Accelerate

Solutions&Co encourages meetings and exchanges between the leaders of innovative solutions and larger-scale companies, with the aim of creating synergies and strengthening the impact of these positive initiatives.

Robin Bonsey

Robin
Bonsey

Consultant, HYSTRA

Robin Bonsey

Mobility in developing cities

The strong demand for mobility in developing cities must be met with inclusive and sustainable solutions

Demand for mobility is growing strongly in emerging countries, nearly twice as rapidly as their GDP. In the next 40 years, passenger transportation in non-OECD countries is expected to grow by a factor of four, and freight transportation by a factor of six. Simultaneously, rapid urbanisation means most of that demand will appear in cities.

However the pressure that the growth of traditional transportation solutions lays on infrastructure, as well as their environmental consequences, are clearly unsustainable: a car in Bangkok already spends 1,100 hours a year stuck in traffic; yet more than 300 new vehicles are added to the flow every single day. The individual car ownership model cannot be sustainably replicated in the already vast and rapidly growing cities of the developing world. It must be replaced by pooling or sharing individual transportation solutions, and improving collective transportation solutions. Mobility must also become more socially inclusive: lack of mobility is both a factor and a consequence of poverty, as low-income classes are both too poor to access efficient transportation means, and impoverished by their lack of access to jobs or markets.

 

  • A wealth of innovative solutions are emerging locally

In response to these needs, a proliferation of innovative solutions has appeared all over the world, not least in the cities of emerging economies.

A large part of these innovations has focused on improving the performance and efficiency of existing transportation through digital tools. App-based innovations in dispatch services that met with tremendous success in developed markets (e.g. Uber) have been transposed to developing countries, with considerable benefits for both customers and drivers. In India in the last few years, start-ups such as mGaadi, Autowale or Jugnoo transposed the Uber application model to bring efficiency and convenience to the chaotic three-wheeled world of auto-rickshaws, offering reliable rides with transparent pricing. This also represented a considerable social impact by allowing low-income rickshaw drivers to significantly improve their livelihoods.

Technology-based ventures have also been helping cities shift to less polluting or more economical modes of transportation. Global Electric Transport is a Filipino-American social enterprise in Manila, set up to replace the polluting and cramped Jeepneys, which are the main public transport vehicle in the Philippines. GET has developed a business model that will allow to transition from Jeepneys to clean and comfortable electric COMET vehicles, while offering enhanced opportunities for Jeepney drivers and owners, and keeping prices stable for end-users. GET has launched its first route in Manila and is hoping to replace some 20,000 of the 60,000 Manila Jeepneys by 2020.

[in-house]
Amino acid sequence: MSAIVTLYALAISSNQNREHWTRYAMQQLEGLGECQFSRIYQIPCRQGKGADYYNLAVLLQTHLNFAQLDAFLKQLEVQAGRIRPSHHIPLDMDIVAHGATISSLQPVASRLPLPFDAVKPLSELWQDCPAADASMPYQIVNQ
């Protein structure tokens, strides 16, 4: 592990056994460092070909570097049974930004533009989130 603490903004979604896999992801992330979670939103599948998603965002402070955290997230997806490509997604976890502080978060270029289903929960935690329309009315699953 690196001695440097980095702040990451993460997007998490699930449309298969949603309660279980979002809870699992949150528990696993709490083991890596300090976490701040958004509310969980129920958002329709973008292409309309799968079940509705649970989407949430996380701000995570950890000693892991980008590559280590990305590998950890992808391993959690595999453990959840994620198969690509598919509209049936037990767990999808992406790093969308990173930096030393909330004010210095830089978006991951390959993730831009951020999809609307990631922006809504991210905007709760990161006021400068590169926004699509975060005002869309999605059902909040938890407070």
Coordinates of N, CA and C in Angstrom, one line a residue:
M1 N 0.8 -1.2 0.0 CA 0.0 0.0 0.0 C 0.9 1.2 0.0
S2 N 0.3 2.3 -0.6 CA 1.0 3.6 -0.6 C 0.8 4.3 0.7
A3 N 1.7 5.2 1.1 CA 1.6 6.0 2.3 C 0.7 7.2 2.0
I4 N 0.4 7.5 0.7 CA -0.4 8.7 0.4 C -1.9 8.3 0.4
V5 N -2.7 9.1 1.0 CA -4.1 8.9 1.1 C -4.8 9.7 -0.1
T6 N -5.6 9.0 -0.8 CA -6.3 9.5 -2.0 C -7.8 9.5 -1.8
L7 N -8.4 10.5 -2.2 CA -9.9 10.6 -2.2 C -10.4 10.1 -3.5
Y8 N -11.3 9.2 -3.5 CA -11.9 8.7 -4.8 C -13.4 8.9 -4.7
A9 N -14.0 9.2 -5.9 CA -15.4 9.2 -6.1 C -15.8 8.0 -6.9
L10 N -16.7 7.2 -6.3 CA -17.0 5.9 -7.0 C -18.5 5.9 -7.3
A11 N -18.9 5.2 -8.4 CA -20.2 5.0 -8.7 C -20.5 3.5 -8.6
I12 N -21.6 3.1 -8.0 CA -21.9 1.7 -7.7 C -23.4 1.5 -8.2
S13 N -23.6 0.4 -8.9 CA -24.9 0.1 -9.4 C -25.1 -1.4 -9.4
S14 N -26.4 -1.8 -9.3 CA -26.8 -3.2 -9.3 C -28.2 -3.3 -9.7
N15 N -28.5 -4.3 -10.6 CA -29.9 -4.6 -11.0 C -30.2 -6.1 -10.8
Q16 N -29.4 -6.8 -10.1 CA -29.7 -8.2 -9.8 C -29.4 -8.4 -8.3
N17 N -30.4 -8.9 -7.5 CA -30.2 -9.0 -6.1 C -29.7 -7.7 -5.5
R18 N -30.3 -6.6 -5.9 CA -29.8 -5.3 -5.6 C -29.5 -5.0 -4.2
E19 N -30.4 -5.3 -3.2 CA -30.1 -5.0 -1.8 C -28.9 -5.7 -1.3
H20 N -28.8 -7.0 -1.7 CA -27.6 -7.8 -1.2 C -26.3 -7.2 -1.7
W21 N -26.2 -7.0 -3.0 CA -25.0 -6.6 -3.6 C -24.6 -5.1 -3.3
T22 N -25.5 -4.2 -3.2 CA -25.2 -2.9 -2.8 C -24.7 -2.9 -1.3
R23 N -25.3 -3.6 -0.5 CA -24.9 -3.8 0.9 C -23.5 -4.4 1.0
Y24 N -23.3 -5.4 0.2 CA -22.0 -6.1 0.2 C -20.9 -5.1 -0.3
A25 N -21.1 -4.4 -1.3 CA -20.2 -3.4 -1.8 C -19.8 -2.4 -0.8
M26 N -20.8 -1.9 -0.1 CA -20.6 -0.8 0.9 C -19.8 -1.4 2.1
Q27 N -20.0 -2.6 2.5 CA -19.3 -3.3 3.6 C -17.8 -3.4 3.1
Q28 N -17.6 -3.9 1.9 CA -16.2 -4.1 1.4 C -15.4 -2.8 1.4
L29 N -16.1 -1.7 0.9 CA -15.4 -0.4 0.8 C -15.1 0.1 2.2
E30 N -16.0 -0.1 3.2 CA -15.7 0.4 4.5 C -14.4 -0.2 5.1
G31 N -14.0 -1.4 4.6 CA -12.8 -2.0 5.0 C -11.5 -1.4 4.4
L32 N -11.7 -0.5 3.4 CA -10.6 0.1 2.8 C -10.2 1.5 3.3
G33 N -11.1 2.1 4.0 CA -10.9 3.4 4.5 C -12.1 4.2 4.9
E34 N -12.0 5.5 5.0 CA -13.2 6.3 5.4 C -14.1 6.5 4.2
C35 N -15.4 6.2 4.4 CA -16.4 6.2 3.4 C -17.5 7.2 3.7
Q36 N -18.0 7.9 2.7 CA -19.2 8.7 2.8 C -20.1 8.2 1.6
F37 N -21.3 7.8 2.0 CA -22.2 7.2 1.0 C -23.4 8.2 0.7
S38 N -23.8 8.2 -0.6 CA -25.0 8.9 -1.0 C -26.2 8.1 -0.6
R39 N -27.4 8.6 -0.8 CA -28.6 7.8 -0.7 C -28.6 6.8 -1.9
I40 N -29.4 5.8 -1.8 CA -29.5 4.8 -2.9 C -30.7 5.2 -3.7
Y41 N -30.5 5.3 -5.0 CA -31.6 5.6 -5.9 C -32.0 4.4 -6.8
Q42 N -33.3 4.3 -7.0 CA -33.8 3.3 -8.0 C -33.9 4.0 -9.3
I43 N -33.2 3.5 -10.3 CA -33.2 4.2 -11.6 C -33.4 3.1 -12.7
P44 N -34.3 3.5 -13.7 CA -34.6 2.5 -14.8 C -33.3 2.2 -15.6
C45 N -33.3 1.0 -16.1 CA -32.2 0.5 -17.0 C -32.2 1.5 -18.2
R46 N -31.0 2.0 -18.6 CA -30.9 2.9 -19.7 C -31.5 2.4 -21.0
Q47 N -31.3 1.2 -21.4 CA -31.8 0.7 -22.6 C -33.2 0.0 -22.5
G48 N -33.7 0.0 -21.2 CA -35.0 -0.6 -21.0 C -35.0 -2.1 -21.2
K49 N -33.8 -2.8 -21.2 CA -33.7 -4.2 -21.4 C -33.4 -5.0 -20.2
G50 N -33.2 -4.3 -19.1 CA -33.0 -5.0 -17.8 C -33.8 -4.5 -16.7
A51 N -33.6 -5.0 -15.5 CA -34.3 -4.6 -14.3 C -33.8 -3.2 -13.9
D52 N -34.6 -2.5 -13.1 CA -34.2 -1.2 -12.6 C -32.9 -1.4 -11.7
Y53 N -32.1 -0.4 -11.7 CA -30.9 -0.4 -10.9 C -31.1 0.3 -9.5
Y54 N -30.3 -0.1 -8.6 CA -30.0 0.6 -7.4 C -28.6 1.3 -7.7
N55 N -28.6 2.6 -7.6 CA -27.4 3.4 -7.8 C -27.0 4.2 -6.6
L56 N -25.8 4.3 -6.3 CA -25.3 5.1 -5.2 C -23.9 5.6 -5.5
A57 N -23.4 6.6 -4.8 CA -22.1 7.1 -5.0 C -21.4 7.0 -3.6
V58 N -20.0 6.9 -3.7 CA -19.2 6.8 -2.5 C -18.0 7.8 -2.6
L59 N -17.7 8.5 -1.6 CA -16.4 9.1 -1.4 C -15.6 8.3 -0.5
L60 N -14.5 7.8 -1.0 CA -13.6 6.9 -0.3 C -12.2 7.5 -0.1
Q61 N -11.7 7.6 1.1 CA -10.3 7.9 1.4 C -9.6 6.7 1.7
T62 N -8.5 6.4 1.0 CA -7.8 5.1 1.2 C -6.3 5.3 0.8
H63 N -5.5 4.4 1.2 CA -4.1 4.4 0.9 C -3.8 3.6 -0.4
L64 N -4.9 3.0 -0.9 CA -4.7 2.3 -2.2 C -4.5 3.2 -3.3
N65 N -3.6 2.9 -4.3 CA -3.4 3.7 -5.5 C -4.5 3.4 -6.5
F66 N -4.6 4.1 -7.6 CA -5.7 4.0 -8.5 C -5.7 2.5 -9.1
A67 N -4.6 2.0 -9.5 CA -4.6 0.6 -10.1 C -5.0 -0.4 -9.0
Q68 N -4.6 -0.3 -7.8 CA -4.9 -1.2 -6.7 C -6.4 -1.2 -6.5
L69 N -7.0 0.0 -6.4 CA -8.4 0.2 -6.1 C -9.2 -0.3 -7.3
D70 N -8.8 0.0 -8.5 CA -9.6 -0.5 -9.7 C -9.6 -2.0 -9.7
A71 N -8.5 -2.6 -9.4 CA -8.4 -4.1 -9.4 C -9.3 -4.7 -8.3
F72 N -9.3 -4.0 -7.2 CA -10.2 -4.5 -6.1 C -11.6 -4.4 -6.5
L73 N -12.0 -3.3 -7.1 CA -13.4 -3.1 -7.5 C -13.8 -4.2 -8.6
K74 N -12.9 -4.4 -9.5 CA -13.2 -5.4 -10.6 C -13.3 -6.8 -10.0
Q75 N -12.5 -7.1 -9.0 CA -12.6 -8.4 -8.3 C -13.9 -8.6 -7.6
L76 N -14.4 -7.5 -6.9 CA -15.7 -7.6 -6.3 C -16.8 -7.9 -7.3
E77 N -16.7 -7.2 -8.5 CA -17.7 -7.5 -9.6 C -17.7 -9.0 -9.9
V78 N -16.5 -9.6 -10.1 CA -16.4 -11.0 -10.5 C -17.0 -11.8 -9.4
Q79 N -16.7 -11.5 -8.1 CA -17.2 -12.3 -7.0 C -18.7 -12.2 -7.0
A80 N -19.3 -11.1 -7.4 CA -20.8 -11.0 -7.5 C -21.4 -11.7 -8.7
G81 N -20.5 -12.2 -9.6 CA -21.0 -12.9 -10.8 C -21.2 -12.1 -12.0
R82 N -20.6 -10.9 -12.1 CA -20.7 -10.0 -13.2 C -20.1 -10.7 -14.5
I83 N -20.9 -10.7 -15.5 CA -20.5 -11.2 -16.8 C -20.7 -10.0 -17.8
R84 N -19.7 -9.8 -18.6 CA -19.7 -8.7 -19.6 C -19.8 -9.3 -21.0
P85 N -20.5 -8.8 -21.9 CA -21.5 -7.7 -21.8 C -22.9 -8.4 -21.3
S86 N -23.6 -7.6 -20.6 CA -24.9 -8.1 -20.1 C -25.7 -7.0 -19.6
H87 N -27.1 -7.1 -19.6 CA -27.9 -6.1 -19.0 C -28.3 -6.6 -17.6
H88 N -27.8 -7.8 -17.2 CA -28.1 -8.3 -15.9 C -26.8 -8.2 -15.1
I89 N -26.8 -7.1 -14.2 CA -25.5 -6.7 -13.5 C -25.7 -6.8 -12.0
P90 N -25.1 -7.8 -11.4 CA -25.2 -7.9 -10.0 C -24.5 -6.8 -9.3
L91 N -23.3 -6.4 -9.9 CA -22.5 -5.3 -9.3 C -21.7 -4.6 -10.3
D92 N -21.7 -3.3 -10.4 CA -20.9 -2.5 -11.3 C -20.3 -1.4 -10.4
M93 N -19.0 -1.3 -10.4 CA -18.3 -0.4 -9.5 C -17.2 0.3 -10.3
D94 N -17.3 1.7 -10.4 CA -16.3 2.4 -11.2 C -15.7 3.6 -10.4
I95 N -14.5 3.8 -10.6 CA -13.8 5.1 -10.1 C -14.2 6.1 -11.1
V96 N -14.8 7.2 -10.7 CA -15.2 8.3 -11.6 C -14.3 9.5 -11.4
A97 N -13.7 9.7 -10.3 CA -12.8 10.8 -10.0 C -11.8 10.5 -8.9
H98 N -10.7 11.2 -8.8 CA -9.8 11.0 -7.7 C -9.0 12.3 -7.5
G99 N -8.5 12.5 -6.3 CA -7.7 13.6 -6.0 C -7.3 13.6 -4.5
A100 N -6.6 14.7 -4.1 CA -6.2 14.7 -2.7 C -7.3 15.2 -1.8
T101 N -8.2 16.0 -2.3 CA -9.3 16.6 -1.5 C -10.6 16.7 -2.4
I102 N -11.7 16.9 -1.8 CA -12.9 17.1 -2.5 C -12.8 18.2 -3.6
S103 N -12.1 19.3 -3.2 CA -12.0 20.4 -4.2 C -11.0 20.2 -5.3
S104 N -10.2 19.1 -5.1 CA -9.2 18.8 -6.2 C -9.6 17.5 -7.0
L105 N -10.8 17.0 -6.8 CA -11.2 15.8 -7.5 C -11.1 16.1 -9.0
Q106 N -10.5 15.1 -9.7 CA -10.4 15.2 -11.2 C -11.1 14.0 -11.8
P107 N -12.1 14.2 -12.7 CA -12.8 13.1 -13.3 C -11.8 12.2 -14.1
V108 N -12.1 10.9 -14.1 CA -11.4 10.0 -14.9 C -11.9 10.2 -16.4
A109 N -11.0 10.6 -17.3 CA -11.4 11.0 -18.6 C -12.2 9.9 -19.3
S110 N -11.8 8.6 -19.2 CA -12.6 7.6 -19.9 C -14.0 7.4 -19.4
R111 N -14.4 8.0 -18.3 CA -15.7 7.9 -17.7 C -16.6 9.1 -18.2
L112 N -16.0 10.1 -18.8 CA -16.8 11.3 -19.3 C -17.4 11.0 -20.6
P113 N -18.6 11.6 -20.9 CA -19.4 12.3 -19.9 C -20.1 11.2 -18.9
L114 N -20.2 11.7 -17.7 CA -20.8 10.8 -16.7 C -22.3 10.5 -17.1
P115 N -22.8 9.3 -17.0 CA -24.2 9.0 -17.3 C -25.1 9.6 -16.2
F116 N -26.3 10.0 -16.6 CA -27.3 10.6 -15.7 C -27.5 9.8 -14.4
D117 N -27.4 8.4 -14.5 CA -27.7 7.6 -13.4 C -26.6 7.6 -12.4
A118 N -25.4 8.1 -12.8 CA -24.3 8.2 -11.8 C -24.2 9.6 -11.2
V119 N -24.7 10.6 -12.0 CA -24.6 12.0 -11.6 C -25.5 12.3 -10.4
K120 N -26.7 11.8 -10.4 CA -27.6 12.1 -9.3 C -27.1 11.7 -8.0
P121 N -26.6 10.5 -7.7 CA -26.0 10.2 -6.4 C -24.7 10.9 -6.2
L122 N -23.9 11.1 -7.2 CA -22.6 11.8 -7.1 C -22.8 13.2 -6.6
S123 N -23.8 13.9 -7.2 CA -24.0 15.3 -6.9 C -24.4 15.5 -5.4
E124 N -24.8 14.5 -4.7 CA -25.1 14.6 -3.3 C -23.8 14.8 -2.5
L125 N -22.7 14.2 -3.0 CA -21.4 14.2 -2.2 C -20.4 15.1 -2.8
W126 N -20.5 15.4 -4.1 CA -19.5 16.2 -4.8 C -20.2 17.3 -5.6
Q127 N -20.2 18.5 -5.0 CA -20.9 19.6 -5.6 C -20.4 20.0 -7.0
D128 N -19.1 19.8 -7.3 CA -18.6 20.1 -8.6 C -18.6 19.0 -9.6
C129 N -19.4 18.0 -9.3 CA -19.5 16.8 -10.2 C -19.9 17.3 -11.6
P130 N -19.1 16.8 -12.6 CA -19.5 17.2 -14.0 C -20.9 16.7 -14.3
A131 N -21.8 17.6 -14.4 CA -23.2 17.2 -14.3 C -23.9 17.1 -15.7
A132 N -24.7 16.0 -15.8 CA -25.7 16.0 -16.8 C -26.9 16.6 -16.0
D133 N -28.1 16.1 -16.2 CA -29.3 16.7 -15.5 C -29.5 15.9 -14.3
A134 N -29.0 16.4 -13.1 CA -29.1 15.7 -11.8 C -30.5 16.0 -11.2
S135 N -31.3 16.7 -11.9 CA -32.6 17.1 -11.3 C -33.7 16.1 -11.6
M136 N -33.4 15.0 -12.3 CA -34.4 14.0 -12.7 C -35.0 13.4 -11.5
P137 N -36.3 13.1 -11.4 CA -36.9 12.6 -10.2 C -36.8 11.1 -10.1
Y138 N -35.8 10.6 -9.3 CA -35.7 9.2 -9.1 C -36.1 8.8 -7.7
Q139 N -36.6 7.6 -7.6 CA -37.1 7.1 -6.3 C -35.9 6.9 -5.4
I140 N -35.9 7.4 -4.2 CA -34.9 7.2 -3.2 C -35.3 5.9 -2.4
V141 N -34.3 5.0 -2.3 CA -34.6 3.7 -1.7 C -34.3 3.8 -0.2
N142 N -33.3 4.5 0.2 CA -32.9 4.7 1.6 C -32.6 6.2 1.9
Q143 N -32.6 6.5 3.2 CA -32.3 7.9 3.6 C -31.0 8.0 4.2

Lastly, new enterprises enable consumers to avoid the need for mobility altogether, by bringing products and services closer to them. This is best done by leveraging existing infrastructure: for instance, the small retail corner shops (“mom and pop shops”) that are ubiquitous in many developing cities. Several organisations have successfully equipped such shops with tablets providing low-cost telecommunications, financial transactions, and other services to their consumers. In the poor districts of Mexico City, companies like Barared and Virtual Market have enabled entire neighbourhoods to place long-distance calls, withdraw cash, or pay their utility bills around their block, without having to travel to the city centre and queue for hours in front of crowded phone booths, ATMs or utility offices.

 

  • Incumbents need to step in and help them reach scale

Like in any field, most innovations in mobility have emerged from small, flexible and disruptive players. Most are still local and have not yet scaled up country-wide or internationally, for lack of financial and technical resources. The incumbent mobility providers (i.e. energy providers, equipment manufacturers, and network operators) that today provide the vast majority of mobility services also control the assets and master the processes which would allow such innovations to reach scale: but they have so far been slow in harnessing them. However, traditional competitive borders are shifting as these mobility incumbents are becoming increasingly threatened by more agile new entrants (e.g. IT firms such as Google developing driver-less cars). Tapping into the wealth of innovation happening on the ground, and scaling up efficient, clean and inclusive mobility solutions would certainly help incumbent players stay ahead of the curve.

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